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Buyouts Booming in India's Food Processing Sector

Buyout funds have poured a record Euro106.4 million (ca. USD 152 million) to date this year into snapping up food processing companies in India. This sum compares with total food sector buyouts of Euro 4.2 million for all of 2006, comprised of two big deals. This year there have been 11 substantial food company buyouts.

The enormous influx of buyout money into Indian food production has raised serious regulatory, development and food security concerns in the country.

Private equity buyouts account for a high and rising percentage of government-approved foreign direct investment (FDI) in the food processing sector, which is expected to top Euro 2.1 billion in 2007-08.

Indian financial regulators have expressed concern over the extent and the implications of mushroom private equity flows in general, the bulk of which goes into unlisted companies. Officials at the Reserve Bank of India are increasingly worried that unregulated investment flows into the booming real estate sector (including farmland) are driving up asset prices while contributing little to real development, and that capital repatriated to private equity investors is draining financial resources from productive investment. Drawing attention to the unpredictable nature of these flows, Reserve Bank of India Governor Y. V. Reddy recently conceded to India's Economic Times that "capital account shocks" could not be ruled out and that regulatory measures were needed to get a grip on these flows.

The rapid expansion of the Indian food processing sector, fueled by a growing middle class with greater disposable income, rapid growth (and concentration) in the modern retail sector, and tax breaks and subsidies for export processing zones has given an enormous boost to India's food processing sector, which is expected to triple in size over the next 8 years. Only 8 percent of non-diary food in India is currently processed. According to a recent study, value addition in food products is expected to increase from the current 8 per cent to 35 per cent by the end of 2025. Fruit and vegetable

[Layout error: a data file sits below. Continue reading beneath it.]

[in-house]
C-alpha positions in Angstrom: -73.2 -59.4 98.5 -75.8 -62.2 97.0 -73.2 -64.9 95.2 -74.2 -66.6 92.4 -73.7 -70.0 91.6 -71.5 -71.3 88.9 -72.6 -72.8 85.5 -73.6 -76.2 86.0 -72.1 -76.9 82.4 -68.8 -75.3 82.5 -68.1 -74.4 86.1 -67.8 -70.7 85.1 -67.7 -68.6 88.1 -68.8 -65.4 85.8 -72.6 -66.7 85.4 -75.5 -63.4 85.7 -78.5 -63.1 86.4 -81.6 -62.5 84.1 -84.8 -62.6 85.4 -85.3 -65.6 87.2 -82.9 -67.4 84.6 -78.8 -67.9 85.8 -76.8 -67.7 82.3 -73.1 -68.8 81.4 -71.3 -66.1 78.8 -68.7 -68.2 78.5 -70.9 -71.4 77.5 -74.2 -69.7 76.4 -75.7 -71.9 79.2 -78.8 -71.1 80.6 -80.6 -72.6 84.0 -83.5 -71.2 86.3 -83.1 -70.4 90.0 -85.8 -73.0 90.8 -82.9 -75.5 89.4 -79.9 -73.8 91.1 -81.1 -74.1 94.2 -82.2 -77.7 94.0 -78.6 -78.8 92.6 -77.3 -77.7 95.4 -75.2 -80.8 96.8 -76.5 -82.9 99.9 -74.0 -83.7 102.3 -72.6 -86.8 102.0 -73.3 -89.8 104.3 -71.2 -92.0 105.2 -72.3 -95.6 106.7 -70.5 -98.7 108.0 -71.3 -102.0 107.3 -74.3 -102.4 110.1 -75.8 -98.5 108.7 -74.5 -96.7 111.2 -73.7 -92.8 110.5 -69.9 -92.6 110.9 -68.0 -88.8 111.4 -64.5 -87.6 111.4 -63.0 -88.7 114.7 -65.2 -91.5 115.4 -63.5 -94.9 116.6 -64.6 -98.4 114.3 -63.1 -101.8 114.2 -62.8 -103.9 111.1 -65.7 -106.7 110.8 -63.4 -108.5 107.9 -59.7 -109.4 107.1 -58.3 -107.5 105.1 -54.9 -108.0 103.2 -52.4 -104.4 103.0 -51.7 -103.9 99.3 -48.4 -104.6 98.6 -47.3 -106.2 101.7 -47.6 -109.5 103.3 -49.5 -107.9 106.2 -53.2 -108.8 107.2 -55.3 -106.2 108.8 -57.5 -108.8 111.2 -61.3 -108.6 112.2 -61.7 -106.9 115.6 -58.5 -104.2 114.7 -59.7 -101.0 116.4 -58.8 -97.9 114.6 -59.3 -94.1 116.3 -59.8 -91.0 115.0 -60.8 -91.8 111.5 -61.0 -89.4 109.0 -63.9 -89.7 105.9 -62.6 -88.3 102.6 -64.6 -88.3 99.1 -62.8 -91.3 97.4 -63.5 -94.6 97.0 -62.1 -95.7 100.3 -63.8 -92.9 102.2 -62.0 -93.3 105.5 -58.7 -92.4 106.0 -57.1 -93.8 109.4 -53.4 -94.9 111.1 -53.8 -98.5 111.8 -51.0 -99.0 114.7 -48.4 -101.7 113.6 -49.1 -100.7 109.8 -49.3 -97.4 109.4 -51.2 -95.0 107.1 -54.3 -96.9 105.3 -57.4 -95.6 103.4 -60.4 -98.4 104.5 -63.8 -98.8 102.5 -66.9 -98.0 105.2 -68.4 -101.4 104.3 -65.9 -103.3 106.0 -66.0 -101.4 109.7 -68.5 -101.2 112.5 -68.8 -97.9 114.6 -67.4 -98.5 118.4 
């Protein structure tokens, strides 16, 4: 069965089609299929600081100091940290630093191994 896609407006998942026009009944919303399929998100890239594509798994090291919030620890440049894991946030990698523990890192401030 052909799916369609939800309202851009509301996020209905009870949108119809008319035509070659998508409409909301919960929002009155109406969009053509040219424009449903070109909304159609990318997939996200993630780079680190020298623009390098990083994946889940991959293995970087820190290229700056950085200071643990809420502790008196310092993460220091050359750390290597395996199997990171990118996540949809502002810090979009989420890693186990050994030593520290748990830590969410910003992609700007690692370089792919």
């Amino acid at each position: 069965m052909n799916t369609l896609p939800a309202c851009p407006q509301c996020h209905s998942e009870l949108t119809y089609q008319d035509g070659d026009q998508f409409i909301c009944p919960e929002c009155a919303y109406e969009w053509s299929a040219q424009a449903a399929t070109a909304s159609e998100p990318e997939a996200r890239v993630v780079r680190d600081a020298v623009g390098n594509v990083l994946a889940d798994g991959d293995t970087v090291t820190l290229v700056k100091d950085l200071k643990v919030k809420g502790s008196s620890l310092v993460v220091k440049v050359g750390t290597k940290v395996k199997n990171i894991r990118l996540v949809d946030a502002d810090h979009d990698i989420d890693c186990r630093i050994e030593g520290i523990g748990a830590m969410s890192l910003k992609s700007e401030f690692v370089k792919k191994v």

processing, which is currently around 2 per cent of total production will increase to 10 per cent by 2010 and to 25 per cent by 2025. Crucial to this expansion is the process of greater integration into retail sales, including direct production for retail chains, and a forced march into global supply chains.

India's Yes Bank earlier this year set up a dedicated private equity fund of USD 100 million targeting exclusively the agrifood sector. Their Food and Agribusiness India Fund plans to invest its entire amount in 1-2 years, earmarking $5-7.5 million per company and expects an average annual return of 20-25 percent, according to Yes Bank official releases.

A typical example of private equity feeding industrial food processing is Field Fresh, launched initially by India's Bharti Enterprises (a USD 16 billion holding company) together with the European private equity Rothschild Group. Fresh Field initially exported onions, chilies, okra and other vegetables to Western retailers, including the UK's Tesco. On September 27, Bharti announced that Del Monte Pacific Ltd. was buying in to the company. According to the Indian Financial Express, "The development is essentially seen as a back-end support to the Bharti Retail initiative, which has entered into a technical alliance with the world’s largest retailer Wal-Mart. Field Fresh will also be serving the wholesale or the business-to-business models, which means it will also serve stores like the Metro Cash and Carry and the Bharti-Wal-Mart stores, which are going to come up by December 2008.

Field Fresh was essentially an export agro-based company and has been exporting fresh fruits and vegetables to various markets including UK, the Middle East and Europe. But now with the retail scene becoming increasingly attractive, Field Fresh will now be venturing into food processing as well."

Agrifood projects have been an important feature of the policy of land seizures carried out by Indian state governments, notably in West Bengal. Productive farmland has been seized and handed over to financial investors, subsidizing through low acquisition prices and tax and other subsidies the displacement of small farmers and landless labourers. The replacement of staple food crops with processed exports has generated hunger and rising insecurity in these areas and given rise to fierce opposition from workers and the rural poor.